by Carl V Phillips
I finally have a few free minutes while others tinker with the document I have been working on, so I thought I would comment on something that struck me about a post from Chris Snowdon this morning.
In the post, Snowdon rightly ridicules the UK National Health Service for bragging about their programs to assist smokers who want to quit, which he points out reached very few people, with minimal success, and at rather great expense. I found myself taking the thoughts one step further, and questioning whether even the claimed modest NHS accomplishments really occurred.
What struck me is that the anti-tobacco cadre who claim that this (and other similar smoking cessation programs) are a success is the same crowd that will deny clear evidence of THR success, based on such claims as “correlation is not causation; we do not know anything until we have…
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You see… my concern is that no company has yet to attain an MA.
I wonder why that is?
Speaking personally, I have doubts whether any company will ever attain an MA for an e-cig, beyond (perhaps) the stagnant, sealed, unflavoured, single-source component cigalikey.
The most difficult aspects of licensing are in regard to efficacy requirements relating to demonstrable and consistent dose and dose-ratios, alongside the thermal decomposition of glycol/glycerin/flavourings, as well as particulate matter from components… all in relation to the inhalation of vapour through the lung.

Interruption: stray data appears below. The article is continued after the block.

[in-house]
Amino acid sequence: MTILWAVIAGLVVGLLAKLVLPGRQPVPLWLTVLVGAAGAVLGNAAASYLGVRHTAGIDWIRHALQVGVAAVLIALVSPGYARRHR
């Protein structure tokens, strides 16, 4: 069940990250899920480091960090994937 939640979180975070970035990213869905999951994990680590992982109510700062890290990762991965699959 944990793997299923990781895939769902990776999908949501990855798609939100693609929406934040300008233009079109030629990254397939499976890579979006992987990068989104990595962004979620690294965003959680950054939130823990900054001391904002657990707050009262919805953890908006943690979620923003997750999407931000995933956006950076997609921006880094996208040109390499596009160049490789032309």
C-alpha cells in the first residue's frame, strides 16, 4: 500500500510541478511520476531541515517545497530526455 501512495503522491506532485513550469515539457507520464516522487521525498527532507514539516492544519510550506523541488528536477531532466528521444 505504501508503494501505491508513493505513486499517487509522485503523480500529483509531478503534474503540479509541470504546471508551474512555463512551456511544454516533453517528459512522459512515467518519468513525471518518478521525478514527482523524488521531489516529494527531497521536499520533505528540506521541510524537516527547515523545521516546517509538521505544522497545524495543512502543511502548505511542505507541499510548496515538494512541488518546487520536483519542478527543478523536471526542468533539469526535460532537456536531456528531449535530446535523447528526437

“”My dear, here we must run as fast as we can, just to stay in place. And if you wish to get an MA you must run twice as fast as that.””
The Queen, Alice in Wonderland.
The study, by Prof. Igor Burstyn, Drexel University School of Public Health, is available at the Drexel website, here (pdf). Burstyn reviewed all of the available chemistry on e-cigarette vapor and liquid and found that the levels reported — even in those studies that were hyped as showing there is a danger — are well below the level that is of concern.
And that assessment applies to the vaper himself. The exposure to bystanders is orders of magnitude less and of no concern at all.
The paper is technical, of course, but I believe it does a great job of communicating for readers at many levels. It puts the results in very clear and useful terms — exactly what policy makers need for making decisions.
The study is available at http://publichealth.drexel.edu/SiteData/docs/ms08/f90349264250e603/ms08.pdfFor summary and discussion go to